I cracked down and made her schedule an eye exam when, while we were eating at a restaurant last week, I briefly thought she was giving the entire restaurant staff the evil eye.

"I'm just trying to read the menu," she said.

I thought she was really, really mad.

William just called. We finally arranged for a 24-hour extension from Hawai`i Hochi, giving us until Wednesday to finish the third issue of the 'Venue.

Every time we get to this stage, where the last bits of copy are trickling in and the final photos are being taken, I always think, "This time, there's no way we're going to make it."

But we do, if not barely.

Our first issue found us working straight through 'til 5 a.m. to finish the layout, racing to drop it off at the Hochi between classes. Our second issue was a tad better -- we clocked out at about 2 a.m.

At this rate, I can dream we'll finish this issue by 11 p.m.

Honestly, it's only the last stage that really gives me ulcers. Sure I worry right up 'til then that we won't have any articles (or decent ones, anyway), photos or ads, but most of the time -- miraculously -- people come through in the end.

It's the layout that kills me. After articles are edited and photos are scanned, everything is funneled to my overworked PowerBook to be plugged into PageMaker 6.5. And since we have no way of knowing how much space an article will take until we place it on a page, the subsequent squeezing or stretching can get quite messy.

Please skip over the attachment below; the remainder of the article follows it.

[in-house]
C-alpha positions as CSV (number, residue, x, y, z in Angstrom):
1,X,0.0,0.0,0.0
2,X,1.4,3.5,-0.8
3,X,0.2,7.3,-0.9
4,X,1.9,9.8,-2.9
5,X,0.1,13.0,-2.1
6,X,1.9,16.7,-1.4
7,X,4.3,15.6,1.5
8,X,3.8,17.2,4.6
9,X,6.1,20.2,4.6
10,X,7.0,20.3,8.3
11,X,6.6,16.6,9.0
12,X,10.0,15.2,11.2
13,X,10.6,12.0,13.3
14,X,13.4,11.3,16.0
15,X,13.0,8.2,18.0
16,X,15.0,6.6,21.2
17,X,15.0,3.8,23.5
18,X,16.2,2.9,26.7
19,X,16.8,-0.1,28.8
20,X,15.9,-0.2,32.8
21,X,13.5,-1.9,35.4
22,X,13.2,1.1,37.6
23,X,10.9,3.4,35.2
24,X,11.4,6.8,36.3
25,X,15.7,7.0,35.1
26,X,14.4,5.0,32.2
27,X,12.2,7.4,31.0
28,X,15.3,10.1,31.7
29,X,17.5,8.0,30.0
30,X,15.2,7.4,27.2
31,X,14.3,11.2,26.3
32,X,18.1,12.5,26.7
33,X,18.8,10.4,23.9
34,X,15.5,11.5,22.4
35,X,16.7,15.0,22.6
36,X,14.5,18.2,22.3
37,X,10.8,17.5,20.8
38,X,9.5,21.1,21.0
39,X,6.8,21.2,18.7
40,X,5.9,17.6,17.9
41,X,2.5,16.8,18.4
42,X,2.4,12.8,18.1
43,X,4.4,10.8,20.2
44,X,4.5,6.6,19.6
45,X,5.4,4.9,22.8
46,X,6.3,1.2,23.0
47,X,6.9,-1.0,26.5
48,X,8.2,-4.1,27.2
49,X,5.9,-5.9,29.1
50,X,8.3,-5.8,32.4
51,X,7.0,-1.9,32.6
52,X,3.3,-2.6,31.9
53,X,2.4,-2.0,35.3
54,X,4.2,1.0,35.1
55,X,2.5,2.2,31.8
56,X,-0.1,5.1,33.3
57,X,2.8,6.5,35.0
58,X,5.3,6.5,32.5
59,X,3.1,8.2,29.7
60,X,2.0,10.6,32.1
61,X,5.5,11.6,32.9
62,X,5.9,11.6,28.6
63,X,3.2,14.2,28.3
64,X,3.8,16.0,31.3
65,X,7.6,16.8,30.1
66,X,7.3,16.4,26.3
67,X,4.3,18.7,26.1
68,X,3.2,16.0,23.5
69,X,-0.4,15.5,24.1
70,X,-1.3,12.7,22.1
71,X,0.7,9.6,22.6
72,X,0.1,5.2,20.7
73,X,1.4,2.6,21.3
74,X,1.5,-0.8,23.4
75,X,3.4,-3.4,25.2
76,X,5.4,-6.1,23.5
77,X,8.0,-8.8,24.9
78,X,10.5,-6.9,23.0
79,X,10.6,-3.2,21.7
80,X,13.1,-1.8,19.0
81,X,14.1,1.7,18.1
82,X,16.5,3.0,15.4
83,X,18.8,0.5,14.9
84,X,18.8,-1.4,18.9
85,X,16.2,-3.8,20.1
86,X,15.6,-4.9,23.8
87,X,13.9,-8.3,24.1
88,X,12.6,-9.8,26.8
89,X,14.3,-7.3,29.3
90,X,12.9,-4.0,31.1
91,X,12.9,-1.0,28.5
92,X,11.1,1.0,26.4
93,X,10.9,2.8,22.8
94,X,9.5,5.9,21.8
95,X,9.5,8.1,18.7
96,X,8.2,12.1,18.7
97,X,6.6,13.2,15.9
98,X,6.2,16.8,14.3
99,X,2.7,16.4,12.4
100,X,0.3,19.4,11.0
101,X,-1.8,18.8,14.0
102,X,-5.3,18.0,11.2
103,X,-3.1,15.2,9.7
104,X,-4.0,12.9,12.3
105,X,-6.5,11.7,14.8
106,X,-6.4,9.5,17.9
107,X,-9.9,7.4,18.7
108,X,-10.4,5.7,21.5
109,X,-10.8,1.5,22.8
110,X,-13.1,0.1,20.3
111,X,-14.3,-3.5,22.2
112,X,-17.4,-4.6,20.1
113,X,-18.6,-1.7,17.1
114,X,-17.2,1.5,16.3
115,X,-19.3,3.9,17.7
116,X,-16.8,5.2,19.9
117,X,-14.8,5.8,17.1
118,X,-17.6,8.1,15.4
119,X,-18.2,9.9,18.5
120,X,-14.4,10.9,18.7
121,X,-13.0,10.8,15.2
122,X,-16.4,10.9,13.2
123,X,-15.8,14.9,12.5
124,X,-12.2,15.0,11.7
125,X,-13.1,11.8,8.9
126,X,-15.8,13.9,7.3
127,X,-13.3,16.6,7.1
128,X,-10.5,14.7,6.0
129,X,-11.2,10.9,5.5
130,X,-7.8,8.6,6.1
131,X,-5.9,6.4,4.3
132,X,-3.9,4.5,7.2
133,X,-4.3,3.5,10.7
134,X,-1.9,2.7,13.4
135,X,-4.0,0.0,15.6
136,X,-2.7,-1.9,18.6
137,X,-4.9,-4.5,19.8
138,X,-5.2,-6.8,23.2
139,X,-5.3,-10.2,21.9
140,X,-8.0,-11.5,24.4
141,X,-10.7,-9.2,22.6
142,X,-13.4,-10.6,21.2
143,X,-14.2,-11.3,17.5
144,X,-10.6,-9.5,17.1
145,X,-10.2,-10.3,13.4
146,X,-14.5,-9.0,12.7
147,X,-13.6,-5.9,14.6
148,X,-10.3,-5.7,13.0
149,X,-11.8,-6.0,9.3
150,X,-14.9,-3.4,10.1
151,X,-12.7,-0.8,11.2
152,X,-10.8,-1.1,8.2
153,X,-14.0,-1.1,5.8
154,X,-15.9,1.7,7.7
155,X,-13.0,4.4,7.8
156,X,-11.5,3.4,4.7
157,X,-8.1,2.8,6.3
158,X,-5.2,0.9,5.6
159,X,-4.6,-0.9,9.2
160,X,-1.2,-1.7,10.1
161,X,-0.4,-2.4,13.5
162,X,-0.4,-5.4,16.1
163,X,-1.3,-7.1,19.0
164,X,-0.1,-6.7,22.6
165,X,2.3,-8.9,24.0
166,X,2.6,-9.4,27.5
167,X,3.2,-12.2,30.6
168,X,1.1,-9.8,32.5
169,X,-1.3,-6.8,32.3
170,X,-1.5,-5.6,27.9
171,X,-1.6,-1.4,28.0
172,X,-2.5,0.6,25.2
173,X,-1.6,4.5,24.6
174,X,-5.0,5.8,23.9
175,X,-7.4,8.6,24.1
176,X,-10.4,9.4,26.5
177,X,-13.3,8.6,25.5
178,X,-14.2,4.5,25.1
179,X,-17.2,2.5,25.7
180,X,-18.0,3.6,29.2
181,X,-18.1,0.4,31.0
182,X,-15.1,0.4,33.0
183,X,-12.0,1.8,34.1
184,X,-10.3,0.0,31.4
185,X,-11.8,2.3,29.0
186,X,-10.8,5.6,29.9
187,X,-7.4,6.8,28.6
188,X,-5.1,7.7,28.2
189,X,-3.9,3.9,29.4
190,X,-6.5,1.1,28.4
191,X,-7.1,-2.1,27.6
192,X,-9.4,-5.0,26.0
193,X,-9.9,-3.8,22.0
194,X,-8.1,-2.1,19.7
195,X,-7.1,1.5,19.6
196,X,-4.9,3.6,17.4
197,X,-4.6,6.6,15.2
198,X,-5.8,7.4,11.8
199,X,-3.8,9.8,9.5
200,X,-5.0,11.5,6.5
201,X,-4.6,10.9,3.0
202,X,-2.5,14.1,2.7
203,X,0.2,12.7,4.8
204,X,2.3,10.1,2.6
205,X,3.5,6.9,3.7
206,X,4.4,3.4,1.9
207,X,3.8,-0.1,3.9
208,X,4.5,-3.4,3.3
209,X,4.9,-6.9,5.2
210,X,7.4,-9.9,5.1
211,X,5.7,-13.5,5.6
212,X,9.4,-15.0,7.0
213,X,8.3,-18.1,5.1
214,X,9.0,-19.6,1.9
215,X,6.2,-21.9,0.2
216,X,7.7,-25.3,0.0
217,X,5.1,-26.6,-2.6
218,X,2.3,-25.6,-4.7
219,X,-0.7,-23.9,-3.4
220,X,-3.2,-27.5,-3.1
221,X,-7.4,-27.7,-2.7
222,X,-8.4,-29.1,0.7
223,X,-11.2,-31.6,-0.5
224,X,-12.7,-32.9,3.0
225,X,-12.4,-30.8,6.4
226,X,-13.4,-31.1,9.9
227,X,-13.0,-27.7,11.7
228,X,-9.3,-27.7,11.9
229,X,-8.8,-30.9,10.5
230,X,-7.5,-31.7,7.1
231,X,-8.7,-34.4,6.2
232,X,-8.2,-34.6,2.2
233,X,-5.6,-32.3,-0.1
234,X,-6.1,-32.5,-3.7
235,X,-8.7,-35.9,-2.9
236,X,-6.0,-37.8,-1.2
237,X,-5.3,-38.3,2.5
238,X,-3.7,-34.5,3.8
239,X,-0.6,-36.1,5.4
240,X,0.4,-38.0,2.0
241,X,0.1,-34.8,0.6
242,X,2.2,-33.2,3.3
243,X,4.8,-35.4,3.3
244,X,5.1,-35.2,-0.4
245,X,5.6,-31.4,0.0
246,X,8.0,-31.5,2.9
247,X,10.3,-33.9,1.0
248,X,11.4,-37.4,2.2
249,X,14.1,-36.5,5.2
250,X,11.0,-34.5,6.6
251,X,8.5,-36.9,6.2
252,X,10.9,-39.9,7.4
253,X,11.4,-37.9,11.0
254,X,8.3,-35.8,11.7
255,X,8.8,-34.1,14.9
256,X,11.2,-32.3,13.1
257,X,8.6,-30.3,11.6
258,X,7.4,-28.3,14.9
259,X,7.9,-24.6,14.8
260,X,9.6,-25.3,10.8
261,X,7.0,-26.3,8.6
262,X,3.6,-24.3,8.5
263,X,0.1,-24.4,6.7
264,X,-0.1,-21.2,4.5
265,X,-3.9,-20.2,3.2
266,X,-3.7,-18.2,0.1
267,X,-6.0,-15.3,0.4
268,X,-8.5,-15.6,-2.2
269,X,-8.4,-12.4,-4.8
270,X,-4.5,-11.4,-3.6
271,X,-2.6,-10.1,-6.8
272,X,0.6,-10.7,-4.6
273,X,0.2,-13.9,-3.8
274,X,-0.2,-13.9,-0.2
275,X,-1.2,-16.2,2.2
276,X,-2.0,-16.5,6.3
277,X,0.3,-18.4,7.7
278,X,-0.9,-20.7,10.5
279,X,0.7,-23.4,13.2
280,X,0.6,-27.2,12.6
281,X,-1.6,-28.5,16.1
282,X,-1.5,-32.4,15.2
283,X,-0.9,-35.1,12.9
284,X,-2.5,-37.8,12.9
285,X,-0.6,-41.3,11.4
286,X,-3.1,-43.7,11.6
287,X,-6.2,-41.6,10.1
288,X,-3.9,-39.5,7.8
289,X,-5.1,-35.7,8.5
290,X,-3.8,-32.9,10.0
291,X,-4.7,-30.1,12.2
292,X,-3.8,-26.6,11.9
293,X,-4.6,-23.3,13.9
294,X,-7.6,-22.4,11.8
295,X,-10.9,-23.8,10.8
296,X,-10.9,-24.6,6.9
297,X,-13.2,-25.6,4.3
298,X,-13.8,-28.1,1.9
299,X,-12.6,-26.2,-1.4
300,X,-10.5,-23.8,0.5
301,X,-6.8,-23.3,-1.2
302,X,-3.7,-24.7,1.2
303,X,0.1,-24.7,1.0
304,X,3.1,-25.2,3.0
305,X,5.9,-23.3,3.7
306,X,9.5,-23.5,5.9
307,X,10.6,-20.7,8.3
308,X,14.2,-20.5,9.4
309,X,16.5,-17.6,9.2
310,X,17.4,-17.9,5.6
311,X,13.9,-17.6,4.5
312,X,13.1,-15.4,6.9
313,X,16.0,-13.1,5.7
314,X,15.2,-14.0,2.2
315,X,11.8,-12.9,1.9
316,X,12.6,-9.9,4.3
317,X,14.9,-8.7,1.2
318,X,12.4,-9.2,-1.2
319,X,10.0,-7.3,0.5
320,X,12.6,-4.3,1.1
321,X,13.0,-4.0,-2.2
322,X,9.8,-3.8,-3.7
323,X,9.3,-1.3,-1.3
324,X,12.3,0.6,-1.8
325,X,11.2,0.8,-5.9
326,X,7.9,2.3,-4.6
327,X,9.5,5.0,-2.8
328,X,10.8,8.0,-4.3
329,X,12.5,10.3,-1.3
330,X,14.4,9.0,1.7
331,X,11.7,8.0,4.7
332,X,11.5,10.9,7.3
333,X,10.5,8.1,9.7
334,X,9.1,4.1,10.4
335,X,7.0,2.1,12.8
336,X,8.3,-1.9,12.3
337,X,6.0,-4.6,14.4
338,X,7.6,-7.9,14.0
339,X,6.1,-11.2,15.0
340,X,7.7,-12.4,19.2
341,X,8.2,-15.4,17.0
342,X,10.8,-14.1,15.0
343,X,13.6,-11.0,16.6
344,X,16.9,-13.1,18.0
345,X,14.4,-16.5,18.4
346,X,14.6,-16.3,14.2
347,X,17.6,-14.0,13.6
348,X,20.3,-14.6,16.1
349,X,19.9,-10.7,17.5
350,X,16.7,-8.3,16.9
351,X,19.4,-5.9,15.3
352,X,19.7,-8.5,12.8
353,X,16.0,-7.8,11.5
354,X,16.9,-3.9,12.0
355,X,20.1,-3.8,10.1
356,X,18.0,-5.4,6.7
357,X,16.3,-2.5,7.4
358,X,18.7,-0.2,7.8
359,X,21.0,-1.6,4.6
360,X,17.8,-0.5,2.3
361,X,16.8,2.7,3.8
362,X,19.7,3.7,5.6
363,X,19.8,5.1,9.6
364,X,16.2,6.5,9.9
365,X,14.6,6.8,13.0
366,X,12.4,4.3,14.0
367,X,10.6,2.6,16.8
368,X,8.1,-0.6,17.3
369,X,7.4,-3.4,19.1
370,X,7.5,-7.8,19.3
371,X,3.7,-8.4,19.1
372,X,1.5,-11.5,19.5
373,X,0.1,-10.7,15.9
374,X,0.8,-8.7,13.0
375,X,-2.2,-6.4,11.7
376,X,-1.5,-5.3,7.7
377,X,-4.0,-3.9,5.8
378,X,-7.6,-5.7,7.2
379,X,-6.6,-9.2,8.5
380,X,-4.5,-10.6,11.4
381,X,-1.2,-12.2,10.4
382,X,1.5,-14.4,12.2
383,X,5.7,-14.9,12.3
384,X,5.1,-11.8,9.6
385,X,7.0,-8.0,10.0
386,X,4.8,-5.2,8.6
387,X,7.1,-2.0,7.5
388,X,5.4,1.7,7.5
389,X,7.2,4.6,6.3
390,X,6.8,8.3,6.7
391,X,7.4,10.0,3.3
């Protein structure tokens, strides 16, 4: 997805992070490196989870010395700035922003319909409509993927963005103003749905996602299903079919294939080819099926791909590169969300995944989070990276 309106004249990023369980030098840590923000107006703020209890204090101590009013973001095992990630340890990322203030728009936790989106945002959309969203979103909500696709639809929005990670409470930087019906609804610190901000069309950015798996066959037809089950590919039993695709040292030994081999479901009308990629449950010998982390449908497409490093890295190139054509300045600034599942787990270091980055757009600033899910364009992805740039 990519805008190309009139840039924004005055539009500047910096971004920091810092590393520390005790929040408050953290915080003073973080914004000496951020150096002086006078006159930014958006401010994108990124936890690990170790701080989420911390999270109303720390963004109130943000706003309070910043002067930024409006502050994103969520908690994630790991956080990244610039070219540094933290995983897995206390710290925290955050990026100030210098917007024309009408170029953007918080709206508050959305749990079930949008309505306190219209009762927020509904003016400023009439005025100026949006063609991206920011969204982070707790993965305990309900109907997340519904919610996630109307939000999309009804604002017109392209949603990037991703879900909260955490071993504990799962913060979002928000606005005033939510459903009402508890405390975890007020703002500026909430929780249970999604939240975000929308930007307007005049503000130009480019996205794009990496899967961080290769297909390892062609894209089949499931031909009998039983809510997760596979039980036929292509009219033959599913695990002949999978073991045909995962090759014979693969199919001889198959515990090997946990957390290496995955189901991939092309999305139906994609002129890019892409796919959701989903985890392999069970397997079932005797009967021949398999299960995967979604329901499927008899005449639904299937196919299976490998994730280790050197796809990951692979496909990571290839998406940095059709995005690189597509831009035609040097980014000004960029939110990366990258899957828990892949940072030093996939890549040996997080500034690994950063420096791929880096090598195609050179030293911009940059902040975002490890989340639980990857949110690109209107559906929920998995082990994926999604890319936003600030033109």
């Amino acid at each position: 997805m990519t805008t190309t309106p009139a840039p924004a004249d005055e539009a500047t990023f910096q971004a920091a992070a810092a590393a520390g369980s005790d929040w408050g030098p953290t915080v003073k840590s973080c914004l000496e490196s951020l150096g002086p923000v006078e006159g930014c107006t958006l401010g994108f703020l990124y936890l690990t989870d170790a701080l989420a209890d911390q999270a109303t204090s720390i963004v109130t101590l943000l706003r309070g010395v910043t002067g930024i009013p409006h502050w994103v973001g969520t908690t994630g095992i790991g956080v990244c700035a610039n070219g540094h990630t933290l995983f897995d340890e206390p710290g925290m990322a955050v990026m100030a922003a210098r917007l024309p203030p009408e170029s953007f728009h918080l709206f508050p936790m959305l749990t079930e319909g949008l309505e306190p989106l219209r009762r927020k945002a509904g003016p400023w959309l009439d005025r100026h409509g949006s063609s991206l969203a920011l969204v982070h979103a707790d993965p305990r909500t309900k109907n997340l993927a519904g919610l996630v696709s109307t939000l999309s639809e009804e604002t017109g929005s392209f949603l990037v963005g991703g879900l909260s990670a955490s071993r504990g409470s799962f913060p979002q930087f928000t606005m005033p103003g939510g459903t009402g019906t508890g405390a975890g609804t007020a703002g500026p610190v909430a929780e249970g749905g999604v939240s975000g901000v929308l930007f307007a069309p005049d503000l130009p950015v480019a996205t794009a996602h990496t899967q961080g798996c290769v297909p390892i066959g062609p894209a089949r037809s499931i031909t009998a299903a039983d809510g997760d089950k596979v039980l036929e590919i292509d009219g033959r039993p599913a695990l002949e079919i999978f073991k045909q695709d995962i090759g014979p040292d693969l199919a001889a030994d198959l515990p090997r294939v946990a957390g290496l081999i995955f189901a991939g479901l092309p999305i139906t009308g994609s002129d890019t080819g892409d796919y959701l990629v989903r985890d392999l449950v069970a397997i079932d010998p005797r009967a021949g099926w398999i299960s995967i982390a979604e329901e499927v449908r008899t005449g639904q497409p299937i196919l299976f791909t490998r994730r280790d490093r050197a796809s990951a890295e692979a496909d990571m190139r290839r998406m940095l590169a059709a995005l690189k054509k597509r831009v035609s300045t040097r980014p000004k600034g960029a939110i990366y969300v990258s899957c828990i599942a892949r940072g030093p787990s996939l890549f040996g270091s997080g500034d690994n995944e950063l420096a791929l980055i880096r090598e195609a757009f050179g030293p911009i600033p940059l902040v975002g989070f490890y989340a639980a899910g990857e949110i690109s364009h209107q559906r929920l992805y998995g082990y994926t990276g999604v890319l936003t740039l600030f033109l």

There are times when I wonder if I'm not contributing enough to the operation -- to me, ad sales are about as fun as root canals -- but I'm convinced karma balances out in the end. For the 'Venue, every inch of layout is my responsibility... as is reformatting the whole issue for the web.

I used to take my duties as an ego boost, but I'm not as boastful now. Over the years I've learned that having certain vital skills invested in just one person could lead to trouble.

Fortunately, I haven't yet cracked or been thrown in jail, but even so, some goofs are particularly painful. William and Micheal trust me when I put the page numbers on the cover, but after 5,000 copies are printed we discover two are switched. Then there was the first issue, in which page numbers (and several hyphens) were altogether absent.

It's not so much that I think I do too much for this venture (though that evaluation may change when the other responsibilities in my life take centerstage). It's just tough knowing that while blame can be shared for missteps in all other areas, some mistakes are all mine.

Now Micheal has checked in. "Cat," he said. "For the front cover, we have a cat."

He's taken all the photos he can, somehow netting some obscure mugs on the last possible day he had to shoot them. William, meanwhile, will spend tonight editing. Tuesday night, the third 'Venue "Evening of Hell."

That reminds me. I've got to finish that welfare story.

Lamaze class begins in just over an hour. I guess I should pack up and head home.


© Ryan Kawailani Ozawa · E-Mail: · Created: 24 November 1997 · Last Modified: 4 December 1997